So, you might think it wouldn’t be plausible to create an office devoid of romantic undercurrents. This is certainly tried and tested fertile territory for comedy. Take ‘The Office’ and Dawn and Tim, [Jim and Pam for our friends in the US]. Their sweet and charming ‘will they won’t they’ was played out over 2 whole series and a Christmas Special. Perfect. So why is this so tricky in the world of the Information Security sitcom? These are fine lines. The potential viewer is not an individual who has a choice in whether to tune in, but this is often mandatory training.

So, best assume your viewer is the person with the greatest discretion or powers of veto?

Frankly that makes for comedy that isn’t very … well … funny.

We're rapidly realising that it takes a constant process of reviewing and negotiation. Check your lazy and easy assumptions at the door, sure, but actually looking at the gut feeling you've relied on for so long, that's way harder.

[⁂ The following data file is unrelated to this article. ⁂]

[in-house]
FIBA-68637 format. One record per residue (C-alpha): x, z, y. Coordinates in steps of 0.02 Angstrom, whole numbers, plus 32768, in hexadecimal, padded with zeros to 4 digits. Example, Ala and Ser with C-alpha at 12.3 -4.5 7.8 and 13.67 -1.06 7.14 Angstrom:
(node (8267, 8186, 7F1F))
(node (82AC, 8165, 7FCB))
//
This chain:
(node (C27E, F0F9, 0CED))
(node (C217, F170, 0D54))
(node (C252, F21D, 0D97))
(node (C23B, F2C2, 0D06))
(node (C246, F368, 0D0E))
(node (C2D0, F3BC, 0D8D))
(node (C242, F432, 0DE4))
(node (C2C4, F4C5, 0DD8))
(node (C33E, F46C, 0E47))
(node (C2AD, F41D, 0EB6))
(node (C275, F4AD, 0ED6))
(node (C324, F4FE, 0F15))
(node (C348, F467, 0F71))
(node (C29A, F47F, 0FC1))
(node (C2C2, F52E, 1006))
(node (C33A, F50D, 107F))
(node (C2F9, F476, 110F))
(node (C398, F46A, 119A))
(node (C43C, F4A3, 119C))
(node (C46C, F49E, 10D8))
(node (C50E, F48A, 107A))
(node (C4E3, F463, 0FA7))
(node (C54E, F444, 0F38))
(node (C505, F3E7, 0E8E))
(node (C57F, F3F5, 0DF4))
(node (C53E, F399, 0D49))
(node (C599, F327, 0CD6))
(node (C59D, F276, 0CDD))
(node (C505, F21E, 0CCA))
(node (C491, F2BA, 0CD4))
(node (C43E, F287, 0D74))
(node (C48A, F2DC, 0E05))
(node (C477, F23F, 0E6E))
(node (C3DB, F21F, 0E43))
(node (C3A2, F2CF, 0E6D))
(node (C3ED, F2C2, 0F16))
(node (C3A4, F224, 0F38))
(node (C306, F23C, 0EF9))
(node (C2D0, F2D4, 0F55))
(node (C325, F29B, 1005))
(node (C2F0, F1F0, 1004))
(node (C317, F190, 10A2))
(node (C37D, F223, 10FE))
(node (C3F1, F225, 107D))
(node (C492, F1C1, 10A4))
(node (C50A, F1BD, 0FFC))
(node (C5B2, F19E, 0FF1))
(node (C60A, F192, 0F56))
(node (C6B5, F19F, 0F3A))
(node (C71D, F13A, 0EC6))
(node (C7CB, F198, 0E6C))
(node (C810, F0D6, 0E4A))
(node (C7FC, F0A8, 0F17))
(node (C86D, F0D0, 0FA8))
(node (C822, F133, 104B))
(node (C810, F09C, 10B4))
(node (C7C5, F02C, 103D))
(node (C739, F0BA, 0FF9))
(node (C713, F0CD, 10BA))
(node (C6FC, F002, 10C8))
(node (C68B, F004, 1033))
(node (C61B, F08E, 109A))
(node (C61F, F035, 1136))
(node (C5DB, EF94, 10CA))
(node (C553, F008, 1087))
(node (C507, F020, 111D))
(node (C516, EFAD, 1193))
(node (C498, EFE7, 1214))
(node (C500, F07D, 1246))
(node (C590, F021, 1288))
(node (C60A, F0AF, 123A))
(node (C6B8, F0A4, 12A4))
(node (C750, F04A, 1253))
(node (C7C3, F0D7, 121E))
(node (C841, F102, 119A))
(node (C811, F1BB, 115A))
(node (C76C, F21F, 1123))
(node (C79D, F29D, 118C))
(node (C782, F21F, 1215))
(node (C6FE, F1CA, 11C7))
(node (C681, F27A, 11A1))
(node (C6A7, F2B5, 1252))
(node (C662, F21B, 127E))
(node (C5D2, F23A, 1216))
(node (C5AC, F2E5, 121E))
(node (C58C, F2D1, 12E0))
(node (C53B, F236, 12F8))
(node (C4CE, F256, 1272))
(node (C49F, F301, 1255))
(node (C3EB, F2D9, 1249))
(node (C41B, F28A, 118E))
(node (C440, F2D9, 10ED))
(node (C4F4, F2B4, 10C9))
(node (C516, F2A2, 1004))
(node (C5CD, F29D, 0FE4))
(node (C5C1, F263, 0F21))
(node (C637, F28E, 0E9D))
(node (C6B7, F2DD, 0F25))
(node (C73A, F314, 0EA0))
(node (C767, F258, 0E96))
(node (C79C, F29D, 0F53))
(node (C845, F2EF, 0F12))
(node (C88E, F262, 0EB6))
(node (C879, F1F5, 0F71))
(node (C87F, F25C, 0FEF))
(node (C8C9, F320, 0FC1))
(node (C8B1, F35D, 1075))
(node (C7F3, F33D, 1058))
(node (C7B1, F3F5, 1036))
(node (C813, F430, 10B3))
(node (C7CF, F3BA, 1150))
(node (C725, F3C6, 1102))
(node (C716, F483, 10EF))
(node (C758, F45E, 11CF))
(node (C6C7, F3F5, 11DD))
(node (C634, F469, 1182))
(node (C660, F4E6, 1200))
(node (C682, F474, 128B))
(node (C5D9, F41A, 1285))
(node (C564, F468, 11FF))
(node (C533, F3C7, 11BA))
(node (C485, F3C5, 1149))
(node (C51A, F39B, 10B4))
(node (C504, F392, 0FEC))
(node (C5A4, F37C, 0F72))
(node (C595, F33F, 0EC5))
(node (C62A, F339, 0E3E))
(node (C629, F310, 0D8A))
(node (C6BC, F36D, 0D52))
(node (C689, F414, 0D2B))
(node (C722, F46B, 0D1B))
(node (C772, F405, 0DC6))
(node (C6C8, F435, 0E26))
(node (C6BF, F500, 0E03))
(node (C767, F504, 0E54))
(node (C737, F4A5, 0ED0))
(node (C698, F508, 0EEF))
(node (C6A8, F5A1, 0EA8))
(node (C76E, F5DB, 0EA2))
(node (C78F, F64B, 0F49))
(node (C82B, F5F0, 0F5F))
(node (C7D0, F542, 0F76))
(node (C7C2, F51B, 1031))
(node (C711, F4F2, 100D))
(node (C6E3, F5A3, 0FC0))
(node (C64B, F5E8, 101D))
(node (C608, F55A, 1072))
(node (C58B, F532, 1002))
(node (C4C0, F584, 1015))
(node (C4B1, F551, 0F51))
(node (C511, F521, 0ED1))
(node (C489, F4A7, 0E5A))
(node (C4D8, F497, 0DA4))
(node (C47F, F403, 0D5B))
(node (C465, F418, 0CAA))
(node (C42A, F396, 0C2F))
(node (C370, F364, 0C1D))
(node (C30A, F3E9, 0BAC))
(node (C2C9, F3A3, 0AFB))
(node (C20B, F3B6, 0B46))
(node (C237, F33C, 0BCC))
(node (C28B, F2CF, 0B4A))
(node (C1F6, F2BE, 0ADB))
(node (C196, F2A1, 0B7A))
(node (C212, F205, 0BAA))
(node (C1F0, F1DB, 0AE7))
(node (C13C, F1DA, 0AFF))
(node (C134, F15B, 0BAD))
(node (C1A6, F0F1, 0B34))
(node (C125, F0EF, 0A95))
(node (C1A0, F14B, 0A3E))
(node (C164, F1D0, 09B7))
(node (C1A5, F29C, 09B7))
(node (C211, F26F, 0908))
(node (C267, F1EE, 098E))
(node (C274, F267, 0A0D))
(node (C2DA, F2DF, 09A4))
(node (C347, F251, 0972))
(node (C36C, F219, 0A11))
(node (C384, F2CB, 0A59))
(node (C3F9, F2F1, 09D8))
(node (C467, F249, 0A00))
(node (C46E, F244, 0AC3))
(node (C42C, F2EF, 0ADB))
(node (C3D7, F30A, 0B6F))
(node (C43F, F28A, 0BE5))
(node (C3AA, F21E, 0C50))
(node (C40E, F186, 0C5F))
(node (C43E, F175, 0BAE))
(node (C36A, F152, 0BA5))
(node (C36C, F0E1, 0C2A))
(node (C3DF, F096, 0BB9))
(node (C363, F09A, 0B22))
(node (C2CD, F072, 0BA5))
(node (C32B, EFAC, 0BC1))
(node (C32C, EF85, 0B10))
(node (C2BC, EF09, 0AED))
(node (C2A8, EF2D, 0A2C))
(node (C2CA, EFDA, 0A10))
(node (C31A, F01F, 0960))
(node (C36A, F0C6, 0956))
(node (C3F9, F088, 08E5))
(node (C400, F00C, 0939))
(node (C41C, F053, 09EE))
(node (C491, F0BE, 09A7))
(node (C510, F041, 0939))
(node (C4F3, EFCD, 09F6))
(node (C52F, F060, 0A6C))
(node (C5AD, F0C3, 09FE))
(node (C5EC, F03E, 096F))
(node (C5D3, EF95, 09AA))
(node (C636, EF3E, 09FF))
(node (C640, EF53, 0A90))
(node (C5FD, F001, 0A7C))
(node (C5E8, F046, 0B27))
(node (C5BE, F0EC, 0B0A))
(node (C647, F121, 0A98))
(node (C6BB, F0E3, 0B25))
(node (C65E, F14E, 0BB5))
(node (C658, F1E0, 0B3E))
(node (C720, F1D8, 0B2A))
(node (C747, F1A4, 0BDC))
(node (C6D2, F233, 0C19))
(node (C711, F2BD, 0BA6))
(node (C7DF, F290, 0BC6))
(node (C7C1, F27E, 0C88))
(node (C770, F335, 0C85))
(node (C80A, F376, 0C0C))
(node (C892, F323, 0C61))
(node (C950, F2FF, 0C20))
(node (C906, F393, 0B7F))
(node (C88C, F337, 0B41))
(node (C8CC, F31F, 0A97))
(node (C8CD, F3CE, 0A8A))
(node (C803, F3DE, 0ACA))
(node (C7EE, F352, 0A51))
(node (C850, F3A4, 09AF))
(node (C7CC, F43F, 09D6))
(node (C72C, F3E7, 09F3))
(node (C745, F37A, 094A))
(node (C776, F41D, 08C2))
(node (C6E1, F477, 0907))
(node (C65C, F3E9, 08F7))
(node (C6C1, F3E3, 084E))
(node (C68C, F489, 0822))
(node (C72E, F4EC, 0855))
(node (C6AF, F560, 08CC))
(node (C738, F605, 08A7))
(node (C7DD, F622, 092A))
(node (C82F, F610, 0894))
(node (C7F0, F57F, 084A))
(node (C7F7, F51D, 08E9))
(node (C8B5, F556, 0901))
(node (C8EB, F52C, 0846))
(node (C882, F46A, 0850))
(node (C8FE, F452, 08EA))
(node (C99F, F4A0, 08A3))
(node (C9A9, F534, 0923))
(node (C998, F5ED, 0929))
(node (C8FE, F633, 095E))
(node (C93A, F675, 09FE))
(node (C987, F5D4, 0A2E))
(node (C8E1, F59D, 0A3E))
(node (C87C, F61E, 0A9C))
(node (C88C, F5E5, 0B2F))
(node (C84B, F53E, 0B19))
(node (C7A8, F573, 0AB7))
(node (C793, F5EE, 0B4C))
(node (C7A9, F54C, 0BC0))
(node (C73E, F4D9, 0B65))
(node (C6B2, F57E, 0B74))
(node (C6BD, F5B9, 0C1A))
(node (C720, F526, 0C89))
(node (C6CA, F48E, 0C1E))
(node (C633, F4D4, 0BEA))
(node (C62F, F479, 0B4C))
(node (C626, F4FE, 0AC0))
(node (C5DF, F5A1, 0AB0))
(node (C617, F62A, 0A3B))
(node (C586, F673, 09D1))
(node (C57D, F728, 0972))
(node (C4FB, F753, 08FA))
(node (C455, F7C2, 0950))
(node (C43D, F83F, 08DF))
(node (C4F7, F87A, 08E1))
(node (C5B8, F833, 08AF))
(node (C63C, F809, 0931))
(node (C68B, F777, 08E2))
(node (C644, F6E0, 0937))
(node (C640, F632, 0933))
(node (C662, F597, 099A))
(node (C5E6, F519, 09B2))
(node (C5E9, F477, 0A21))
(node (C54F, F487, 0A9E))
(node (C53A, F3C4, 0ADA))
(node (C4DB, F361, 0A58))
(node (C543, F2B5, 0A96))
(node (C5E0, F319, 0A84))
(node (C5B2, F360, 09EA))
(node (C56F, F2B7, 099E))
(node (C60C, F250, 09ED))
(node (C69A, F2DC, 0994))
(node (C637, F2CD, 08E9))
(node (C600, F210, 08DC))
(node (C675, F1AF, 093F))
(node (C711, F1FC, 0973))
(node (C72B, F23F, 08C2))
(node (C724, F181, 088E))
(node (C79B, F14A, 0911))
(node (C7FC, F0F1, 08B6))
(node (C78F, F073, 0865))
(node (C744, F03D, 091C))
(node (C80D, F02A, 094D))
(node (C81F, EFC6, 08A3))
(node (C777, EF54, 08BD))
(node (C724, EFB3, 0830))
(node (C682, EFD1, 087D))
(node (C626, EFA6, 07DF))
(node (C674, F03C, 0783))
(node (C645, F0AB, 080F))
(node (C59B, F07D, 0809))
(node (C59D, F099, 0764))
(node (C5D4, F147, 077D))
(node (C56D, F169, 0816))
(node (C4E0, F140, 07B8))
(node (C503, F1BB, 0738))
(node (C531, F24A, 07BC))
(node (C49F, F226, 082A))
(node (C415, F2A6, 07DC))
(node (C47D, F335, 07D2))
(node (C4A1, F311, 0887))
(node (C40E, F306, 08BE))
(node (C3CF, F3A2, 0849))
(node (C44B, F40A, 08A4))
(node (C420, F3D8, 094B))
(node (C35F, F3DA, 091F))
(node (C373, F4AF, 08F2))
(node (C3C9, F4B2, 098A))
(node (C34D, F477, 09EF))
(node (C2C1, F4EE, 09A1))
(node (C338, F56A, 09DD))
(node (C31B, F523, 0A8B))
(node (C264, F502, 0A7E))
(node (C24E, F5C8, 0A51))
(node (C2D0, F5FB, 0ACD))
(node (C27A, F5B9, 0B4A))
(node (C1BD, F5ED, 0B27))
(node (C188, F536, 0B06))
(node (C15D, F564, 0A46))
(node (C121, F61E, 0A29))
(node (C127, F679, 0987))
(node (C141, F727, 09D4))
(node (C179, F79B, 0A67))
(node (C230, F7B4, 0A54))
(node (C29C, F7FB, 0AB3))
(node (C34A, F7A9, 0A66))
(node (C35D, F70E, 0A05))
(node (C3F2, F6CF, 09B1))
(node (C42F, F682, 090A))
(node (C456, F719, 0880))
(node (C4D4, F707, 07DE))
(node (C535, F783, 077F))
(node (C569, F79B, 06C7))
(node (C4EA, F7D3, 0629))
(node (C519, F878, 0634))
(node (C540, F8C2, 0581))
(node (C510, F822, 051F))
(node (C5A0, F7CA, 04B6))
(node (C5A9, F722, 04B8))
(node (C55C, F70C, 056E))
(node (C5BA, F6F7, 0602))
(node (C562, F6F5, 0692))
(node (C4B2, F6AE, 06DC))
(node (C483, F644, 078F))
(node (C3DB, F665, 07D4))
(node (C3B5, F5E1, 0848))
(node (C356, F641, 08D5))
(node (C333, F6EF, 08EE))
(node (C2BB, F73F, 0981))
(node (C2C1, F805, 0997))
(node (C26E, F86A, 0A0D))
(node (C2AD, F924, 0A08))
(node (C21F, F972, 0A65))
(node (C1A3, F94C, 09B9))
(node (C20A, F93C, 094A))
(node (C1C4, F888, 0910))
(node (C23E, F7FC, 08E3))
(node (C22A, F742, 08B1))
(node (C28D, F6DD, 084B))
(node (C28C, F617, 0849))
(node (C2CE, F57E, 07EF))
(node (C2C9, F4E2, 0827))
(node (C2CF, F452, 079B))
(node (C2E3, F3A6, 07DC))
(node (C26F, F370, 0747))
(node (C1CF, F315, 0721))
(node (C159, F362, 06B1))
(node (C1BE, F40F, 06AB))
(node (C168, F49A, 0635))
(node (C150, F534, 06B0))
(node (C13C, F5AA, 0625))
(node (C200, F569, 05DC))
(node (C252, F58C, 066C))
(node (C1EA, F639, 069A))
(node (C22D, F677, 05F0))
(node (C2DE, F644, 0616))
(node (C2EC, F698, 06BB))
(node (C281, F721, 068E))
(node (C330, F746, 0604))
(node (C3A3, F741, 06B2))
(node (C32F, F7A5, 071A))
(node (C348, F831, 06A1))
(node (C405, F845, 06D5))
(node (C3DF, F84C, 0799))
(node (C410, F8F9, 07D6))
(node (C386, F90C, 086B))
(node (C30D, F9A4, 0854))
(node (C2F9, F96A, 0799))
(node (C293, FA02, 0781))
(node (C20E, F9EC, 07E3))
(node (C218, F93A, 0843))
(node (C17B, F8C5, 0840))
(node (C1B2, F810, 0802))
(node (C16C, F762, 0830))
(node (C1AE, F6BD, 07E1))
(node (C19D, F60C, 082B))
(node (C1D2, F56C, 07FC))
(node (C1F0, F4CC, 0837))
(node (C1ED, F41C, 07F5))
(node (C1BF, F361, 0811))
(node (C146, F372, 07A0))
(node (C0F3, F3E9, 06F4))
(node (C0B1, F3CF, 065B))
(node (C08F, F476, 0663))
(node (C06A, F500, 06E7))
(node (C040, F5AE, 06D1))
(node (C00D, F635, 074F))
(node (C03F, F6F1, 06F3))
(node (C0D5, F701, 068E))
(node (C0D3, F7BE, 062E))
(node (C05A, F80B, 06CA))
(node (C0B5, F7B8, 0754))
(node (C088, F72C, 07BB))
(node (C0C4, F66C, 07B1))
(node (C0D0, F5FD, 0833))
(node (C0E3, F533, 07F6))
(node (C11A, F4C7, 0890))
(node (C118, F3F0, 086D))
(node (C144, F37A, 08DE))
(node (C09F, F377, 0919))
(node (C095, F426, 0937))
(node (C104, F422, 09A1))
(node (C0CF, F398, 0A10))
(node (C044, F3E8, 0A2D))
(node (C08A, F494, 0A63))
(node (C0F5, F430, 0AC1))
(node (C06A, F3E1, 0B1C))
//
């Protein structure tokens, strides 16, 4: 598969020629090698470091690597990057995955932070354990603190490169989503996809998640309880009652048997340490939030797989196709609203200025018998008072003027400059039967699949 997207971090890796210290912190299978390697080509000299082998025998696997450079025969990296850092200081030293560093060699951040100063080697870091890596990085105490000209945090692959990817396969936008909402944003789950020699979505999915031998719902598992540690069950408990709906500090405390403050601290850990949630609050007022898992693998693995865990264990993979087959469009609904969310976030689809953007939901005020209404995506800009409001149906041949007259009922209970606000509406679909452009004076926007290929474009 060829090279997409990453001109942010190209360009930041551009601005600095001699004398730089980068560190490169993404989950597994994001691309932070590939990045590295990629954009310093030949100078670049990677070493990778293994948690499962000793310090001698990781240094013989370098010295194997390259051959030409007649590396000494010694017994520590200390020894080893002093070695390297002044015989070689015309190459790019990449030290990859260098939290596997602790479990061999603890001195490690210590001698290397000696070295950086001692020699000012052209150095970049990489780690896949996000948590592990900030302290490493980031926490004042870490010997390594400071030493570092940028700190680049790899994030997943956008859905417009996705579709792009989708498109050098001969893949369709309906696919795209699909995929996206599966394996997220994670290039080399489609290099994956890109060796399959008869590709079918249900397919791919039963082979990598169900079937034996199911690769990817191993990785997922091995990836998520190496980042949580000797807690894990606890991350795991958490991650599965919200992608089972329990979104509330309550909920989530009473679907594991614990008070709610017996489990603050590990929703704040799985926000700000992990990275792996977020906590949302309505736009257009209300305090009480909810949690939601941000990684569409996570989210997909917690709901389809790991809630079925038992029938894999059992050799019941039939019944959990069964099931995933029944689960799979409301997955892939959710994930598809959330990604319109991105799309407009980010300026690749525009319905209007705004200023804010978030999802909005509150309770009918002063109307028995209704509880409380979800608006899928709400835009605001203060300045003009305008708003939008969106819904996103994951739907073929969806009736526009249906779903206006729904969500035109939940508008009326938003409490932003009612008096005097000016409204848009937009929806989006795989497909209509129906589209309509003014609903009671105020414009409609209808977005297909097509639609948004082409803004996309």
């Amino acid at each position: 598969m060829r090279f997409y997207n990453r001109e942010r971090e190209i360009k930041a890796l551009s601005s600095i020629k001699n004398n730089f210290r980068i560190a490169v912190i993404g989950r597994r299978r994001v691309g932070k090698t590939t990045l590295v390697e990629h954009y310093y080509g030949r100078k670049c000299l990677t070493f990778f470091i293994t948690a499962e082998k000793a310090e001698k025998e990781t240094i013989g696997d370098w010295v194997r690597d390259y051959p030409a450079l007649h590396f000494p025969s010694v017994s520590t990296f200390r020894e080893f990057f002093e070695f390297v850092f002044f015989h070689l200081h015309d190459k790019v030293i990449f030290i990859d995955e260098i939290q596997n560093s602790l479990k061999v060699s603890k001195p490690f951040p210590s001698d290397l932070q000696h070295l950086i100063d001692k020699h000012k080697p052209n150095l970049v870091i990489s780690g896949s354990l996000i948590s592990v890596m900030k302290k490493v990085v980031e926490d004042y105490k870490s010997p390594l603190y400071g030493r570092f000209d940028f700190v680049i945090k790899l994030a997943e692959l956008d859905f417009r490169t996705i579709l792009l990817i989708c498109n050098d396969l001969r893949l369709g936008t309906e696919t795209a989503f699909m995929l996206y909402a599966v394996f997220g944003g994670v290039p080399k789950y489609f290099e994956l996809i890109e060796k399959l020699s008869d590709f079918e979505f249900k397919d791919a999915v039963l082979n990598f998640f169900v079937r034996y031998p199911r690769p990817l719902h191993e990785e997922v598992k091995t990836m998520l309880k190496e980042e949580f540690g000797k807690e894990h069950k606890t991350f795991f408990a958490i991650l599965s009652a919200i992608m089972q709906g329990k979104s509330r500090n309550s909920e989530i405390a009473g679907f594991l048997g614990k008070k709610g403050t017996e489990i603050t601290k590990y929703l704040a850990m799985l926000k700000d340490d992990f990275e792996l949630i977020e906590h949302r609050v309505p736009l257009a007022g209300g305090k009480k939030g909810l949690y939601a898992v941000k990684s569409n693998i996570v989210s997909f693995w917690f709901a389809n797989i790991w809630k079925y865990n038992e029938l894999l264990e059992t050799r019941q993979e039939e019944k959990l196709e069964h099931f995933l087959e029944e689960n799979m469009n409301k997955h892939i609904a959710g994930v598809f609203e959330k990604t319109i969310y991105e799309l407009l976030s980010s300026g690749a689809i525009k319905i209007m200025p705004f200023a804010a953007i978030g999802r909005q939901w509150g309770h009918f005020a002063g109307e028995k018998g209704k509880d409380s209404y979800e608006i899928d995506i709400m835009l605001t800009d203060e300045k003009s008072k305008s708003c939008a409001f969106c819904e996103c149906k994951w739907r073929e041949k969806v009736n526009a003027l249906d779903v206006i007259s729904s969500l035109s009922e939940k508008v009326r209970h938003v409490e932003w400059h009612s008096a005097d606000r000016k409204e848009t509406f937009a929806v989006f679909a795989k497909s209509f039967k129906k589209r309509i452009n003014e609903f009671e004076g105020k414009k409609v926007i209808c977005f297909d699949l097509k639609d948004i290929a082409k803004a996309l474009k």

Take this scenario, for example, introducing a new character, the non-nonsense female  boss. Establish her with the killer heels and the kick-ass soundtrack - ergo she must be a tiger between the sheets right? Er No. That's an easy one, irrelevant. 

Okay, try this on instead. One character has a crush on another, they use an online office survey to find out details so as to create the perfect introduction, an everyday Privacy or GDPR story of office folk. Trickier. Sweet or creepy? Creepy or sweet? Well, you could call it objectification - we don't know what she/he thinks of being the object of desire after all, and if it is unwelcome, well that's harassment. So it's a minefield and probably best avoided as the mainspring for your story. But sometimes you have to show bad behaviour in order to educate, and for our part when we do show something objectionable, we call it out explicitly within the episode to make it clear that the behaviour is not acceptable.